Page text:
(Yicai Global) Oct. 8 -- An increasing number of exporters and importers in China and Europe are resorting to cargo trains amid tight maritime logistics but infrastructure upgrades are needed to make the solution more attractive.
From January to August, the number of China-Europe freight trains jumped by 32 percent to 10,052 from a year ago, according to data from the National Railway Administration. Meanwhile, the tally of delivered twenty-foot equivalent units went up 40 percent to 967,000 from a year earlier, based on official data.
The fastest growth was found in western China. In the first half, western regions boosted their train transport capacity by 51 percent from a year earlier, according to official data. The increase was 41 percent in eastern China and 27 percent in central China.
Trains have some advantages over ships. Delivery times on the China-Europe route have been cut by about two weeks, said Chen Zheng, general manager of Shanghai Nutex Import and Export. Moreover, train transport is relatively affordable. A 40-inch freight train container costs about USD11,000 but an exporter would need to pay nearly USD20,000 to ship a container to Europe, Chen added.
However, trains are not nearly as powerful as ships. China's ports handled 160 million TEUs in the eight months, according to the Ministry of Transport. In comparison, trains carried 964,000 TEUs, involving almost one million containers, which put the whole system under a lot of pressure.
Trading companies are struggling with a shipping container shortage. That has caused many seasonal items for Christmas to be left unsent in August and September. Dongyang Weijiule Crafts, a Chinese firm specializing in Christmas decorations, is considering using trains to export some goods to Russia and the Middle East, said Qiu Xuemei, general sales manager.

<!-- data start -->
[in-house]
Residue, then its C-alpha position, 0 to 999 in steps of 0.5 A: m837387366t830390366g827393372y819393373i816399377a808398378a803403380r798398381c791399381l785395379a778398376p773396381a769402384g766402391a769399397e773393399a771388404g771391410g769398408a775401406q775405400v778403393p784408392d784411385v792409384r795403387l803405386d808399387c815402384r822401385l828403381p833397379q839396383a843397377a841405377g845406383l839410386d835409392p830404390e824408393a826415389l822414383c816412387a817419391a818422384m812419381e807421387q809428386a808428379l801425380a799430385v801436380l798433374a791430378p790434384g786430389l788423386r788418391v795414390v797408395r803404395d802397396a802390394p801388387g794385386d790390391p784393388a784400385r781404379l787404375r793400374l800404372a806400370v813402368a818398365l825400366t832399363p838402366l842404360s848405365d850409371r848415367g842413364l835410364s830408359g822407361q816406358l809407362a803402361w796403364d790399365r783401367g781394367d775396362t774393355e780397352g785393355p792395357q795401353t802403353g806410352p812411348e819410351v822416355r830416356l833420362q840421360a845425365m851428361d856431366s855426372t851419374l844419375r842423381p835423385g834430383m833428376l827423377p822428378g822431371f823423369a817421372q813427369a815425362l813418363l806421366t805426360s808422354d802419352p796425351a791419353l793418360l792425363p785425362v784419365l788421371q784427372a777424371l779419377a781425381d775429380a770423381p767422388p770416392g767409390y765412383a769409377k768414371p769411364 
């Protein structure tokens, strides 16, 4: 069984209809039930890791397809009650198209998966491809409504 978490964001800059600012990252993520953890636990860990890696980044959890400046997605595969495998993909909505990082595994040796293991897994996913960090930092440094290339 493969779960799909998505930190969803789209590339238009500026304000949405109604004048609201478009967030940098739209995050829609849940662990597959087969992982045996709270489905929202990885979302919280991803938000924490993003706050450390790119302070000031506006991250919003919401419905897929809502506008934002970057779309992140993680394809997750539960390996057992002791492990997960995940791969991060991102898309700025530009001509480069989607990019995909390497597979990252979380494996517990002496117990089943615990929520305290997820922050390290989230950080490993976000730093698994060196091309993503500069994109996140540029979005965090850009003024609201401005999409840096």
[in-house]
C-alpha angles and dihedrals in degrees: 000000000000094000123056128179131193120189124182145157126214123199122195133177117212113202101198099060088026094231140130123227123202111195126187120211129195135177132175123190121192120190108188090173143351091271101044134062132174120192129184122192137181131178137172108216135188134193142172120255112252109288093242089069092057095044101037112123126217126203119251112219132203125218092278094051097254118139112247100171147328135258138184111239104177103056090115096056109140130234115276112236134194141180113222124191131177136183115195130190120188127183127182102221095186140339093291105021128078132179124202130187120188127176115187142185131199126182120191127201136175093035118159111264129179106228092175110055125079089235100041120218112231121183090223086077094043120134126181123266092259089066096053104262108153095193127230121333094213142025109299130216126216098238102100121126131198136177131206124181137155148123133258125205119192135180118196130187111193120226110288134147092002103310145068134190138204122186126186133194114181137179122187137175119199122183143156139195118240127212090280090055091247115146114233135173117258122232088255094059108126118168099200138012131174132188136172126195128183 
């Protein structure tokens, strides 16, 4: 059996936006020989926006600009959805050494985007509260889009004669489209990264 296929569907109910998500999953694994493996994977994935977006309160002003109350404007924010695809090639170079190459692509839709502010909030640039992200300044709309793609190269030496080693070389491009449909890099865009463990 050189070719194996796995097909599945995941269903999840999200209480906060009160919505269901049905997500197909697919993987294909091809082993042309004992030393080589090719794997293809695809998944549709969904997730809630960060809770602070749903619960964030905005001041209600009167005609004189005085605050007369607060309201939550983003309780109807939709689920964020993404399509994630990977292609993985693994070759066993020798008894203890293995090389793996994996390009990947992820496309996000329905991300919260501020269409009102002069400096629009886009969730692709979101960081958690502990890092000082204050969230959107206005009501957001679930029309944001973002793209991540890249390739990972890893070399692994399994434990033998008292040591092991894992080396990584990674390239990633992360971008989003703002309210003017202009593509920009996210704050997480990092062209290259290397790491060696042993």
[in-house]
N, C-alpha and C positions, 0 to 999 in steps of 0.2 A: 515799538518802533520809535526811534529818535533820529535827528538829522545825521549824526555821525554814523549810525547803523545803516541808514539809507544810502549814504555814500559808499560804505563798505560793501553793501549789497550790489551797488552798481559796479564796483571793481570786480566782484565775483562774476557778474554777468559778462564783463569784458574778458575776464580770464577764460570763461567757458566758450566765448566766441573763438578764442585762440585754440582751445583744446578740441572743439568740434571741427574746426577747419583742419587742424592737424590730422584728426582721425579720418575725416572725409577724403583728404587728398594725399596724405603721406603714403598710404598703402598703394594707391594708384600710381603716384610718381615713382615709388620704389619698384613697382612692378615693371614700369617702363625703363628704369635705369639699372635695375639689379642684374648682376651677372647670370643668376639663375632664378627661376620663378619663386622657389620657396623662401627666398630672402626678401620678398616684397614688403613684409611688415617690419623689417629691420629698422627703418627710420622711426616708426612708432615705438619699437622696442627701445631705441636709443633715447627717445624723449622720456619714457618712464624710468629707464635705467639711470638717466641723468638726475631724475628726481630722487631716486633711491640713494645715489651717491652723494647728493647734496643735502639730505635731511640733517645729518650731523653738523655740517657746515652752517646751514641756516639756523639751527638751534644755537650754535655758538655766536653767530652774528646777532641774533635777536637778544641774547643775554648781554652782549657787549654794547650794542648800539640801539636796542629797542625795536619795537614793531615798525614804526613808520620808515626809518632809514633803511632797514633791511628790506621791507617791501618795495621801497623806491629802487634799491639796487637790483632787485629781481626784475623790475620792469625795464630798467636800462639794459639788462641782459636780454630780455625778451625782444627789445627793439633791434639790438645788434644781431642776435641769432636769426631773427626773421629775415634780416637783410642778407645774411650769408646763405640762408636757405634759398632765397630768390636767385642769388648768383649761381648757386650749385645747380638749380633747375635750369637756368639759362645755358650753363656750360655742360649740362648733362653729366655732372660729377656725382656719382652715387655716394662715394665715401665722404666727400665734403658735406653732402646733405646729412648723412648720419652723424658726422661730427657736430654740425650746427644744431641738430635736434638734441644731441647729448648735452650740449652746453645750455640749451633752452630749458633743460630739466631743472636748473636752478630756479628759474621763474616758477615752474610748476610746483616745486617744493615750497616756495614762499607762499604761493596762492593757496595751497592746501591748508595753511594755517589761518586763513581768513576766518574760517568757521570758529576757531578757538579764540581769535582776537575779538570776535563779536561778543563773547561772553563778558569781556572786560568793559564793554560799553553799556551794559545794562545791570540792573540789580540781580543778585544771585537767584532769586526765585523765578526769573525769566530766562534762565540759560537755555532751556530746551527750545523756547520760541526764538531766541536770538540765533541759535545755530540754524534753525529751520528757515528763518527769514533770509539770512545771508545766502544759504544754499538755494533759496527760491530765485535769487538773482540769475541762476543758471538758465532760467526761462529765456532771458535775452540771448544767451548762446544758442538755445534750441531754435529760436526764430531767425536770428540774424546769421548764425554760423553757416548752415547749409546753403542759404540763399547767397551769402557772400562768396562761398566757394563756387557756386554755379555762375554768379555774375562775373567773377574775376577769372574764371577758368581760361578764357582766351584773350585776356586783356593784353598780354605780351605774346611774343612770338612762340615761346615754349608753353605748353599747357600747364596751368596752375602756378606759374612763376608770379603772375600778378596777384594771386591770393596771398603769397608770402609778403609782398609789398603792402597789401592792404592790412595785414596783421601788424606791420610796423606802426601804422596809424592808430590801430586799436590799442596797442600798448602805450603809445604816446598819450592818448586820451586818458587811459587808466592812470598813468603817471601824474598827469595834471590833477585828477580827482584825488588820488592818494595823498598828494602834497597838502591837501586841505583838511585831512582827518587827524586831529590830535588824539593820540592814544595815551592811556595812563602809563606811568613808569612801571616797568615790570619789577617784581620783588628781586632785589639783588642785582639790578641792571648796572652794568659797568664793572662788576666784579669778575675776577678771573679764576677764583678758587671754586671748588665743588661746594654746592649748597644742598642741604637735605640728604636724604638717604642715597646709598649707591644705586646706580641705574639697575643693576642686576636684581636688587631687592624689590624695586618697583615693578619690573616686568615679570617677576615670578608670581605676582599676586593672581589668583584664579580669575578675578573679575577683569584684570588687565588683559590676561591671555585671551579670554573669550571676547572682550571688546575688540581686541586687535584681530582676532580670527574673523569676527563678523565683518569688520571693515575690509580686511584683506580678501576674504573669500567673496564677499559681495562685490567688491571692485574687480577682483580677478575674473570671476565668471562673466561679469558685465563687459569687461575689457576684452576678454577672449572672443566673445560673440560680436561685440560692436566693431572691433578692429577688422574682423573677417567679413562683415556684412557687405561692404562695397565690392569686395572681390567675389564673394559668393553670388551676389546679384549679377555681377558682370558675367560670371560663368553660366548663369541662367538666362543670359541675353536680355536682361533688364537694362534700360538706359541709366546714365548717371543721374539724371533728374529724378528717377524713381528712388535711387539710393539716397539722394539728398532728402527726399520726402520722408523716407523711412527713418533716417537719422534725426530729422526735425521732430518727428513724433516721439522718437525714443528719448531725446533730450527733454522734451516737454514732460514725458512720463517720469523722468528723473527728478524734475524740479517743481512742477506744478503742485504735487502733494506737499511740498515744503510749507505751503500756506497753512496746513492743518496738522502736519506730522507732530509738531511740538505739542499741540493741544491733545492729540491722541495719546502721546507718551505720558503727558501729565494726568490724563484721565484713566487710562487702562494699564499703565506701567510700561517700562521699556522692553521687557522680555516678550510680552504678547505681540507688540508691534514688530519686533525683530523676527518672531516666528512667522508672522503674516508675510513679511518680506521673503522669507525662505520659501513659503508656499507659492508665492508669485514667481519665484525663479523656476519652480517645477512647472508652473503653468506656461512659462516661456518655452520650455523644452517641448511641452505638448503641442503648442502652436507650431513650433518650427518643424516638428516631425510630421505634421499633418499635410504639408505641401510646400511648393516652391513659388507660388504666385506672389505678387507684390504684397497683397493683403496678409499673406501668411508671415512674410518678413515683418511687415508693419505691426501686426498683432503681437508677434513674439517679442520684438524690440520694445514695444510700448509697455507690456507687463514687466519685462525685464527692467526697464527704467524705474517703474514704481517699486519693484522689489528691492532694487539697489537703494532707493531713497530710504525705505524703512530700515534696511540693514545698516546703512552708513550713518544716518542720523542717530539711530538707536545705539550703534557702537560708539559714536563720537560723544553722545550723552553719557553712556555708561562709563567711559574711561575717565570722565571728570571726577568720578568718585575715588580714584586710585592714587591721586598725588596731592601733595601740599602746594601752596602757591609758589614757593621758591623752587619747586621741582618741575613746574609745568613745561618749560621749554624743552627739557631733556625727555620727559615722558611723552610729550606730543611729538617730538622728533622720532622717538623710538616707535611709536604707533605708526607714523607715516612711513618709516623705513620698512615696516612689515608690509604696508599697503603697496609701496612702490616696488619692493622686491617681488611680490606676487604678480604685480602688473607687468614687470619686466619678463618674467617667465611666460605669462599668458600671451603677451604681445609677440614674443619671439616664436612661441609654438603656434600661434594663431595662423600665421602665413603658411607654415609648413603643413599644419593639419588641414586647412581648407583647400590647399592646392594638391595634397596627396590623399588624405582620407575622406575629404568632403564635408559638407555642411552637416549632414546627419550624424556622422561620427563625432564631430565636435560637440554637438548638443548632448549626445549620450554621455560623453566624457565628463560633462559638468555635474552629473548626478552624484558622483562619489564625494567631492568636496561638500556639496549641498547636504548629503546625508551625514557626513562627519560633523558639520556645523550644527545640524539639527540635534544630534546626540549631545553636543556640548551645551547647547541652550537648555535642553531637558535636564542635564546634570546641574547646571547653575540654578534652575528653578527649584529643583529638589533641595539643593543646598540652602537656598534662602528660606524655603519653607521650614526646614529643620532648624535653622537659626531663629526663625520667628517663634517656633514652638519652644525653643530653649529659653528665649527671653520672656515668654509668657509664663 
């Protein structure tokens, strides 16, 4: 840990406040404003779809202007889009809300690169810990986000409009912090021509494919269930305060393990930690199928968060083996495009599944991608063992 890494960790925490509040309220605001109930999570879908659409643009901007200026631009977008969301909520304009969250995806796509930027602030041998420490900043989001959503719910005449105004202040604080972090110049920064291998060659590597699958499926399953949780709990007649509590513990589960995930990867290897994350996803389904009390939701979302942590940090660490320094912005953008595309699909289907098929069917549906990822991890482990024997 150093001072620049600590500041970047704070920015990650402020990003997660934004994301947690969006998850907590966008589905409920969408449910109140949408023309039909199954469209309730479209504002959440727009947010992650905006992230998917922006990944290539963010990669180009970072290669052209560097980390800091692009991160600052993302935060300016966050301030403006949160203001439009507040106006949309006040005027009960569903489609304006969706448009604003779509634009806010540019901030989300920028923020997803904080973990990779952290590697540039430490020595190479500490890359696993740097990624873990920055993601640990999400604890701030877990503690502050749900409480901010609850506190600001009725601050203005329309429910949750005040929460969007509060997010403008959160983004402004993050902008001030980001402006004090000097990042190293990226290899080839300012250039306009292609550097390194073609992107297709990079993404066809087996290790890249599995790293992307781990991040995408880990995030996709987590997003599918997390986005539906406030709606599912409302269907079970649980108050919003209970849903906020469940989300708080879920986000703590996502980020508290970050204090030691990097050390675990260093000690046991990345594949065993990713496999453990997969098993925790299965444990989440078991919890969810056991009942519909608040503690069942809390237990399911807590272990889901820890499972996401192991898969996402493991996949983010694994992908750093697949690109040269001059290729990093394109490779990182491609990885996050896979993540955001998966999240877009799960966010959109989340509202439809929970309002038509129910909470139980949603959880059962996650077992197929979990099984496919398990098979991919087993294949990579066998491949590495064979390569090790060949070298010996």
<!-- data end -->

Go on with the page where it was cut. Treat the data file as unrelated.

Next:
Busy trading has caused traffic jams on the tracks. In July and August, China State Railway Group cut the number of Europe-bound freight trains of various operators due to congestion, said an employee at a logistics company.
The bottleneck lies in infrastructure, Wang Guowen, head of a logistics center under China Development Institute, said to Yicai Global. Solving the issue of track transfer between two different types of gauges requires a change of equipment and facilities, he added.
One solution would be completing the switch already in China, according to Wang. Russia uses broad gauges whereas China has adopted standard gauges. China could also enhance the domestic infrastructure by building bridges and tunnels, he added.
Some technical improvements should already be seen. Renovation of ports of entry in Alashankou and Korgas in the Xinjiang Uyghur Autonomous Region, as well as in Erenhot and Manzhouli in the Inner Mongolia Autonomous Region, has increased transport efficiency this year, according to China State Railway.
Traffic is becoming more balanced with rising importing from Europe. Some 85 percent of all dispatched freight trains returned to China from Europe, the highest ratio since the launch of the express route in 2011.
One firm in the sector had interesting insights. From January to September, the number of China-bound trains that YXE China Express operated rose by more than 15 times to 234, according to the company that has a 12-percent market share. The number of trains to Europe climbed by 24 percent to 770.
The upcoming China International Import Expo should extend the trend into this month. On Sept. 28, a freight train named “Shanghai” departed from Shanghai for Hamburg, Germany, for the first time. The train will return to Shanghai in mid-October, expected to be carrying large industrial machinery for the annual expo.
Editors: Liao Shumin, Emmi Laine, Xiao Yi